How much can you learn from a microscopic drop of ancient seawater? More than you might think, a new study shows. Researchers have analysed a series of such drops and arrived at an estimate that the process that underpins Earth's plate tectonics may have started some 600 million years earlier than previously thought.
Plate tectonics – the constant movement of huge blocks of Earth's crust – is a crucial part of the renewal of our planet's surface, and may even be essential in enabling life to flourish.
By analysing levels of H2O and other molecules in microscopic "melt inclusions" caught in volcanic rock samples known as komatiites, researchers have come up with a new timeline for when seawater started getting pushed down from the surface into the mantle – the point when convection started occurring in Earth's mantle.
The team was able to analyse the ancient water droplets because they'd been captured by the mineral olivine, found in komatiites from the Komatiite lava flow the rocks are named after – left behind by the hottest magma ever produced in Archaean Eon (4 billion to 2.5 billion years ago).
"The mechanism which caused the crust that had been altered by seawater to sink into the mantle functioned over 3.3 billion years ago," says geologist Alexander Sobolev from the Russian Academy of Sciences.
"This means that a global cycle of matter, which underpins modern plate tectonics, was established within the first billion years of the Earth's existence, and the excess water in the transition zone of the mantle came from the ancient ocean on the planet's surface."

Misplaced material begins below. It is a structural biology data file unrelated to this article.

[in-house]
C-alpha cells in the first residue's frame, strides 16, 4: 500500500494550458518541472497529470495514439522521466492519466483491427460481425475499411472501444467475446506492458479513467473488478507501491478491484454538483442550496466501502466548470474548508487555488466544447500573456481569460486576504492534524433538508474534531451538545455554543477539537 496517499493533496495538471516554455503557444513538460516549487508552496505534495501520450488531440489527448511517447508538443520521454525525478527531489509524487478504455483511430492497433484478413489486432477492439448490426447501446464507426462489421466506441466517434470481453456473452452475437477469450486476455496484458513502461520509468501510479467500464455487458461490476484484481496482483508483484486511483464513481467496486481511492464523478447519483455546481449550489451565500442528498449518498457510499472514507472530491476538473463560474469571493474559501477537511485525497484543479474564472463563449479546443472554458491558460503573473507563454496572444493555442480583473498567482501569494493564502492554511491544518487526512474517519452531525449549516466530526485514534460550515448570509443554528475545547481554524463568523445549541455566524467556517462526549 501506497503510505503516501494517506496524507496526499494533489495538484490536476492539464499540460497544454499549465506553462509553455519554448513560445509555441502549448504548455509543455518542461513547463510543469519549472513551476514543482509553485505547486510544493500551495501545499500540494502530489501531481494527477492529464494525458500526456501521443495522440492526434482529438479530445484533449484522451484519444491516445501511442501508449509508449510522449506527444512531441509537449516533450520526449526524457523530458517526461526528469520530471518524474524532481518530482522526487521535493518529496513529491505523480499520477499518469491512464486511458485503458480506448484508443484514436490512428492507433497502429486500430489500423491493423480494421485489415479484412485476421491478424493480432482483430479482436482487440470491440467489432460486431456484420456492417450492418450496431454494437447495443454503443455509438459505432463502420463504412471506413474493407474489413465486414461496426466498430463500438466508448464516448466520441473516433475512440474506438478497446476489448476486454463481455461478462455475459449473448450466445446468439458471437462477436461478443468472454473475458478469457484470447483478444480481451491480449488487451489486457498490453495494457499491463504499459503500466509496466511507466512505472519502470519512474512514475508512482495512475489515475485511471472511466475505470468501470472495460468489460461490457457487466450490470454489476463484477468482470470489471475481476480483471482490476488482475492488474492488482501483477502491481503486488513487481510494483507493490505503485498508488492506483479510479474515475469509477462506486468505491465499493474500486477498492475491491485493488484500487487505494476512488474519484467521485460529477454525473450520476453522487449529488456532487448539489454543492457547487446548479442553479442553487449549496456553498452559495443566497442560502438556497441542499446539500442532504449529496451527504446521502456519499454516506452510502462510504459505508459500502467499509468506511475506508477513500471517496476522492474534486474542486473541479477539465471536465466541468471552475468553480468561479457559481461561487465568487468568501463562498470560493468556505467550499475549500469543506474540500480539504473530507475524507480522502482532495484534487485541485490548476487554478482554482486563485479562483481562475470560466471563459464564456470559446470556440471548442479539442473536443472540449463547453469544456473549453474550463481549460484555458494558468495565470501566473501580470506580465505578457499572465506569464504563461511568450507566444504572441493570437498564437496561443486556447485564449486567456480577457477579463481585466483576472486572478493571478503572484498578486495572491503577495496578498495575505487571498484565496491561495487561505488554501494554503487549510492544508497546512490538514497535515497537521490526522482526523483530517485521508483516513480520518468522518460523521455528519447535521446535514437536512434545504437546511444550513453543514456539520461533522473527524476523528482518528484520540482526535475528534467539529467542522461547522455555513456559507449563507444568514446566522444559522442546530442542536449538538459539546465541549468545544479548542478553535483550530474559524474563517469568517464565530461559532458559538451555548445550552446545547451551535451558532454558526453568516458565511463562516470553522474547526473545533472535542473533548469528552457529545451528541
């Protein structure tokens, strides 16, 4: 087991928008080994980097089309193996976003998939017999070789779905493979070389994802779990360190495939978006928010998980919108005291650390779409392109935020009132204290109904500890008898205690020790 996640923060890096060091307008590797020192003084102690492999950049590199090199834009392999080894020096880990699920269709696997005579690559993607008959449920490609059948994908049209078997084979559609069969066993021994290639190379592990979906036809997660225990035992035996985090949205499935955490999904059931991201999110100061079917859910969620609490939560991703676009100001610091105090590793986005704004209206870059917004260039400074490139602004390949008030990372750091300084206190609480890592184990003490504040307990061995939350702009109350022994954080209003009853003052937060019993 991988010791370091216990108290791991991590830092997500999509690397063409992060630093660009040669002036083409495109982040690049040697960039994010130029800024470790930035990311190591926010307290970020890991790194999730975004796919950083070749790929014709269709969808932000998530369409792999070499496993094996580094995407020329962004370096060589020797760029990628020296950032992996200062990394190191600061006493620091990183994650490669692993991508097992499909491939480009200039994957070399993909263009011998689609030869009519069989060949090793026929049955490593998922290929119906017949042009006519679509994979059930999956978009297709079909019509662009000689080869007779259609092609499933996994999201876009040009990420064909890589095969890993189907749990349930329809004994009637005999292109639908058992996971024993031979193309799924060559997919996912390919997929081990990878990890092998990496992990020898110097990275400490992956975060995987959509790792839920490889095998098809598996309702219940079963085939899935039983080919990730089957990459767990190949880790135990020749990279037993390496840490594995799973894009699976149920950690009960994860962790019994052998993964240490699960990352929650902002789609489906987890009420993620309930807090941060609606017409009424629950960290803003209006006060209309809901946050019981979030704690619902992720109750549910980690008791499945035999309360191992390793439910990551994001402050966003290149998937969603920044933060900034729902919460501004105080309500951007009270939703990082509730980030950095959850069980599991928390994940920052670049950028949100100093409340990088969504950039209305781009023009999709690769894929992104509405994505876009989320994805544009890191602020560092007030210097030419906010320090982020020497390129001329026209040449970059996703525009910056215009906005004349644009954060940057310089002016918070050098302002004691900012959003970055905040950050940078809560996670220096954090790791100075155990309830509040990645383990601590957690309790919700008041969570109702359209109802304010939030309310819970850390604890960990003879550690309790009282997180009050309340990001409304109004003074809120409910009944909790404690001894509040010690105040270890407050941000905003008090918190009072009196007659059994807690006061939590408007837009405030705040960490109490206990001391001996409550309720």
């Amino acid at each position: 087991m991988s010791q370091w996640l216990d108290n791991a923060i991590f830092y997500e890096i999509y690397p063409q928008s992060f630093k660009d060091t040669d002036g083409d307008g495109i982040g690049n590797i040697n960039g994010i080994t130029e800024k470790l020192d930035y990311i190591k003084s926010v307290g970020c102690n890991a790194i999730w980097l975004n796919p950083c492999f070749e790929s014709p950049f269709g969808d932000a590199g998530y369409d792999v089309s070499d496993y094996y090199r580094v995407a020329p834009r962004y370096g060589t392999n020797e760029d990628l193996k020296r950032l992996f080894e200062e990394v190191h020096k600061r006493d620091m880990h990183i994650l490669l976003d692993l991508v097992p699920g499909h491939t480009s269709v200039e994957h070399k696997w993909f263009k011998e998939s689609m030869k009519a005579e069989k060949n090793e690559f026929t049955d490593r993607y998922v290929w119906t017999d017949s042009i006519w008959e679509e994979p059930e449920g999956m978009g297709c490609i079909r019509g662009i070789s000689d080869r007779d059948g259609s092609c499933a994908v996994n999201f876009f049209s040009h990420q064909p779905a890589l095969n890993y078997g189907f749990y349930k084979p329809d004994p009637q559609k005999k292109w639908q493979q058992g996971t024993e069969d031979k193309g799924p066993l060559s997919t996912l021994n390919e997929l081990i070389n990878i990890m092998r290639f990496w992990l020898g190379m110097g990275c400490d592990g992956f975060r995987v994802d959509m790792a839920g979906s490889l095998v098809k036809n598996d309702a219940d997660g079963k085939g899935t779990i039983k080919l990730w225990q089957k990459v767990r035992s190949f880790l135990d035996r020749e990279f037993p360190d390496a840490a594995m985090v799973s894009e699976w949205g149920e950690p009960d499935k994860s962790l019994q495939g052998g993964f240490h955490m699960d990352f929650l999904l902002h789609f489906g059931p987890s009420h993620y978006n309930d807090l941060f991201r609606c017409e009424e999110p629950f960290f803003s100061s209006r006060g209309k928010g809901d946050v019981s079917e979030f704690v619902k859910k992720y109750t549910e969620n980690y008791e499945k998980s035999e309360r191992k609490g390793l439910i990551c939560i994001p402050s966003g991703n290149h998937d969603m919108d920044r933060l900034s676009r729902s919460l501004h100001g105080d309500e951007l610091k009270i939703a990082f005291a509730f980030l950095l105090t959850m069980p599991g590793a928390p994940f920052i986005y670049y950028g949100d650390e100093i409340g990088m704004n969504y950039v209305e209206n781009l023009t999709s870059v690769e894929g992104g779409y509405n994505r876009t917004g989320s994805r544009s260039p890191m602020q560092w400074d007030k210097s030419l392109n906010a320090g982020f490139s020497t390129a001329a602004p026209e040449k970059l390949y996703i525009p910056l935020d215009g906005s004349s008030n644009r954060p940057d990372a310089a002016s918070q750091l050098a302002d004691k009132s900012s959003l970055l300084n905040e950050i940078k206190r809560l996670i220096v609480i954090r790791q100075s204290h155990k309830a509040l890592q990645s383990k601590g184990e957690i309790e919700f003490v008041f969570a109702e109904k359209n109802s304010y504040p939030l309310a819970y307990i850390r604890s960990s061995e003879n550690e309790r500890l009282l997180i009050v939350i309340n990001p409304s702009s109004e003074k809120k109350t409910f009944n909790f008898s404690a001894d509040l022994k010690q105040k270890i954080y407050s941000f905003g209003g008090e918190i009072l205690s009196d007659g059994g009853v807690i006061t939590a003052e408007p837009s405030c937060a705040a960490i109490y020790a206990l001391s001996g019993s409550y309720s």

The shifting of Earth's plates and mantle has an effect on everything from atmospheric conditions to the minerals deposited underground, as well as the earthquakes and volcanoes you might usually associate with tectonics.
"Plate tectonics constantly recycles the planet's matter, and without it the planet would look like Mars," says geoscientist Allan Wilson, from Wits University in South Africa.
"Our research showing that plate tectonics started 3.3 billion years ago now coincides with the period that life started on Earth. It tells us where the planet came from and how it evolved."
The geological landscape formed by these tectonic movements also provides an excellent record of what's happened in the past, which the researchers have tapped into here. The komatiite they dug up was taken from the Weltevreden Formation in the Barberton greenstone belt in South Africa.
"We examined a piece of melt that was 10 microns [0.01 mm or three-ten-thousandths of an inch] in diameter, and analysed its chemical indicators such as H2O content, chlorine and deuterium/hydrogen ratio, and found that Earth's recycling process started about 600 million years earlier than originally thought," says Wilson.
"We found that seawater was transported deep into the mantle and then re-emerged through volcanic plumes from the core-mantle boundary."
The chemical signature of the analysed rocks matches the lithospheric mantle – the uppermost part – from the Archaean, despite coming from further down in what's known as the transition zone between the upper and lower mantle.
That komatiites were able to grab so much water from so deep underground before being shot up to the surface suggests the plate tectonics cycle was happening earlier than 2.7 billion years ago – the current accepted starting point.
With so many variations to account for in terms of chemical mixes, pressure, and geological processes, more research is going to be required to figure out exactly when material in Earth's crust and mantle first started shifting – but it could well have been happening for longer than we thought.
The research has been published in Nature.